A Hearty Winter's Meal. . .

Hello my friends,
have you ever heard of 'holuska'?
Unless you come from a Hungarian/Czecholavakian heritage the chances are pretty slim.  :)
Growing up my mom made holuska quite regularly.  (We're not even sure how you spell it)  It was an inexpensive dish that our dad had taught her.  He learned it from his parents.
It may not look delicious, but trust me. . .if you love cabbage, dumplings, and butter; you will love this!  Yes, butter, lots and lots of butter!!
First you peel potatoes and cut them into small pieces.  Put them in a blender and add a bit of water.  Just enough that the blender will chop them up.  I continue adding until I have a blender full.  That will make a lot of dumplings.
Soon they will look like this.

Then you take that potato mush and add flour.

Now you will have a potato paste.  lol!
Next you drop spoonfuls of potato paste into hot boiling water. Try not to let it stop boiling.
Now this is where it gets funny.  In my mind I always remembered  mom saying that they should not be any larger than the tip of your big finger.  None of my sisters remember this.  I think I must have dreamed it.  (wink)  Believe me from now on, I am making them bigger.  It took me forever to cook them all!
 At this point I am already dreaming of that buttery potato goodness!

 You continue cooking them until they float to the top and turn white.  Under cooked dumplings are not good!!
Mom use to take one out of the water and cut into it to see if it was cooked through.  Mine were so small that I didn't have to worry.

After you cook a batch put them in a strainer and rinse off all that extra starch.  Yes, I'm saving you a few calories so that you can add more butter.  ha, ha!

Fry up a head of cabbage and you're good to go.

Stir the two together, heat through and season with S&P, and (in unison say) lots of BUTTER.

We had our Ohio relatives here for a reunion last July.  None of them had heard of holuska.  They did remember grandpa making some kind of potato/cabbage dish.
Our dad was the oldest surviving son, and maybe that's why he knew how to make it.
And a humorous fact about holuska is that you don't want to feed it to a basketball player just before a game.  Our brother, Dennis played basketball on the high school team.  He'd tell mom, "please don't make holuska before a game, because I can't jump after eating it".  Stories like this make this dish even more wonderful!
Do you have any heirloom recipes passed down from older generations?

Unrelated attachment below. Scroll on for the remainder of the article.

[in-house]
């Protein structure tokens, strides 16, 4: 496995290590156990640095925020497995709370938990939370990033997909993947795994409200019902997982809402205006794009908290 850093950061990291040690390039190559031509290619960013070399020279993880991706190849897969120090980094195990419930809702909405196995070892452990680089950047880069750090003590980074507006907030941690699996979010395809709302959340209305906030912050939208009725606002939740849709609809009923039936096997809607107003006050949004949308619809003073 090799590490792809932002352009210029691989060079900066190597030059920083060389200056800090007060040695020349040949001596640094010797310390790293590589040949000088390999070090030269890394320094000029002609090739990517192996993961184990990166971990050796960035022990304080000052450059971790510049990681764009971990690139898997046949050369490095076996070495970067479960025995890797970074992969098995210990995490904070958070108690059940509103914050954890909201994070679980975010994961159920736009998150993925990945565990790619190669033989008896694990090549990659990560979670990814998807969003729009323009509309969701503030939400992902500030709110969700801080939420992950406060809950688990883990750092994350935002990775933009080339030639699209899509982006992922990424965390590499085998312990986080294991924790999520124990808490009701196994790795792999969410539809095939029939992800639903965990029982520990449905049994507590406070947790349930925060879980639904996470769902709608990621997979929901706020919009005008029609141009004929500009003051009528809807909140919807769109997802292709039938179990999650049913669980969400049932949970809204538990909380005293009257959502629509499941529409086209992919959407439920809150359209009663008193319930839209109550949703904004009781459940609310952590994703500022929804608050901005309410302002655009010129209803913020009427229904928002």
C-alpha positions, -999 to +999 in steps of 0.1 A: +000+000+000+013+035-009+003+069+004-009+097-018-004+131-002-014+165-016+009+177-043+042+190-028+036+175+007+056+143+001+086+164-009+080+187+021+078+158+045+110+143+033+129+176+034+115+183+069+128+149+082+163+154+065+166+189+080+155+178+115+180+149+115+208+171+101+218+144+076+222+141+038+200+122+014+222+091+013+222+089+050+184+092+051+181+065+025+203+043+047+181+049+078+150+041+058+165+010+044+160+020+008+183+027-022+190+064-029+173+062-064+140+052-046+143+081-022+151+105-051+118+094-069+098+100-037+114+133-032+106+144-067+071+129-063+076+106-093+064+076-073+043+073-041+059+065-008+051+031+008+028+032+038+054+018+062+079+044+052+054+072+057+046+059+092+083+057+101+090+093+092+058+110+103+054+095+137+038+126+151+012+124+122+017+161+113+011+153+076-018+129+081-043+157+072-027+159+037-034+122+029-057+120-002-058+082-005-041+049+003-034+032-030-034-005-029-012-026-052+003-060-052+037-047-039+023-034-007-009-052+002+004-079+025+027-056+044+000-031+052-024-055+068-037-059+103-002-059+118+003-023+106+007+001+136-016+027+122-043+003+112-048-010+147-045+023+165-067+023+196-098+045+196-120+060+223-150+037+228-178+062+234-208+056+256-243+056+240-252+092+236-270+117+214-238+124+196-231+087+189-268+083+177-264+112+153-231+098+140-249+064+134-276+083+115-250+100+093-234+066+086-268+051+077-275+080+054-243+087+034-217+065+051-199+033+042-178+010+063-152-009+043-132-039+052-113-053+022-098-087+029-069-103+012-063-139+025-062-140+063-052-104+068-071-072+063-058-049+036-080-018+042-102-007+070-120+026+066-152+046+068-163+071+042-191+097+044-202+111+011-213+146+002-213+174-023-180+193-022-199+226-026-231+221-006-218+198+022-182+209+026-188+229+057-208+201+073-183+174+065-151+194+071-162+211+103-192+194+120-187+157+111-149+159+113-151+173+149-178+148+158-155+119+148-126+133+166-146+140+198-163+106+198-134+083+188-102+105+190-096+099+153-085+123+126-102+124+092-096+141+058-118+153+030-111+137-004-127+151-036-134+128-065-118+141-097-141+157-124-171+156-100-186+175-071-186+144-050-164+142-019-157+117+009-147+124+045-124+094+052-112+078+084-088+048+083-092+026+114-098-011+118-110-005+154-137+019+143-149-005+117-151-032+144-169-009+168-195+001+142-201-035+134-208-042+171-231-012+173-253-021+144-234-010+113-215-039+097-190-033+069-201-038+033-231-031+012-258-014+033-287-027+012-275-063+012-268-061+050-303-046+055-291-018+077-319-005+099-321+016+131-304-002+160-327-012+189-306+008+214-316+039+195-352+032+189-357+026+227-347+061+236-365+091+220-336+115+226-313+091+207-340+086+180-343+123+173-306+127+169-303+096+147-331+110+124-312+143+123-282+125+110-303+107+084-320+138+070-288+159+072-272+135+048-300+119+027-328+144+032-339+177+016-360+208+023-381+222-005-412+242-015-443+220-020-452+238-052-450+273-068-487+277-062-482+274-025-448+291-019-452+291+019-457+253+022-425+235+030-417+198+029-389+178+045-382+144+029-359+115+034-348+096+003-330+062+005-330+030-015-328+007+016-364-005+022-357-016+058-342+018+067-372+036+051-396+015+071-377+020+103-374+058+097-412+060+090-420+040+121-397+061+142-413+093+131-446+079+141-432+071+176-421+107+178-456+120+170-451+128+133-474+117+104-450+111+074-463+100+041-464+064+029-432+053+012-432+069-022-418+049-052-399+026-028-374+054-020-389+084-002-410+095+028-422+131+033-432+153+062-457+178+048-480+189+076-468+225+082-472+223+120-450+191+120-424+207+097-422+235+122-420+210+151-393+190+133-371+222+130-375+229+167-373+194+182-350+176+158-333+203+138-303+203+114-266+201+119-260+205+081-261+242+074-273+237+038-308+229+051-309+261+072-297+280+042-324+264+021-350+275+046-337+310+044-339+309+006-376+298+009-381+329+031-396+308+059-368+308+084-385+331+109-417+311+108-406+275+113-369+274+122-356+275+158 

Susie said...

Jann, Sounds like an odd combination...but I bet it is tasty. My parents sued to cook up things from their childhood that was good food for us...and as you said filling meals on a budget. Blessings, stay warm there. We are so cold here. 11 degrees here at 3:30 p.m. xoxo, Susie

Jeanie said...

Don't you love cooking in winter? The warmth from the stove or oven, all the flavors and fragrances staying right in the house because the windows aren't open? Looks so cozy in your kitchen. Greetings from the frozen north!

Debbie - Mountain Mama said...

This looks super yummy!! Decadent.....and I love BUTTER so yummmmm!!

Debbie-Dabble Blog and A Debbie-Dabble Christmas said...

Yes, I have heard of this!!
But the Polish version is called Haluski and is Cabbage and noodles and my Mom always used Bow tie noodles.
Now the dumplings or "Drop Noodles" that my Mom used to make for soup wee called Kluski!!
Thanks for bringing back some great memories!!

Carole @ From My Carolina Home said...

You made gnocchi! Usually I add an egg to the dough. Haven't had them with cabbage, but I'll bet it is rib-sticking good!

Mary@mydogsmygardenandmary said...

Happy New Year Jann. This dish really sounds good and I like cabbage. So I will have to try it.

Yes, I do have some recipes from my family - Southern food and so good.


NanaDiana said...

That is very similar to the Polish dish from my husband's family- with the potato dumplings and cabbage and LOTS of butter and salt and pepper...and they are cooked in boiling water with a ham bone in it-then drained and rinsed. My hubby loved it but hasn't had it in years. (no thanks to me)...lol
Enjoy! xo Diana

Mary said...

Interesting. Anything with butter is usually good. I know I would probably love it. I am bookmarking it for a later time. Thanks.

Liz@ HomeandGardeningWithLiz said...

I love the recipes handed down like this. My husband's mother always made what she calle glumpkies (not sure how to spell it) that uses cabbage. I never made much of an attempt to make them but I should since my hubby would love it!

AnnMarie aka Vintage Junkie aka NaNa said...

I can't say I have ever heard of it. At first I thought that was sausage in there from the picture. It actually sounds pretty good. I love the story behind them too. I make Cucidatas every Christmas, which are my grandmothers recipe for Italian fig cookies. They are so good but time consuming and expensive to make. I only give them to the most deserving people....meaning you have to love them or you don't get any!

Kim said...

I must say I love the name "Holuska"!! So much more exotic than a potato/cabbage dish. =) I will have to remember when I next play basketball not to eat it!!

Magali@TheLittleWhiteHouse said...

The recipe does look very Eastern Europe, which is something I love! I can't have butter, but I'm pretty sure lots and lots of oil could work as well!

kitty@ Kitty's Kozy Kitchen said...

I have never had this dish, Jann, but it sounds like pure comfort food to me. Thank you for showing us how to make it.
Also, your wintry tea was just so darling with your cute teapot and mugs, in my favorite color, I might add. Wish I could share a scone with you!

Daniela said...

Dearest Jann
it's all so inviting and yummy !!!

Wishing you the best of weekends,
I'm sending my dearest love to you,
with utmost gratitude

Xx Dany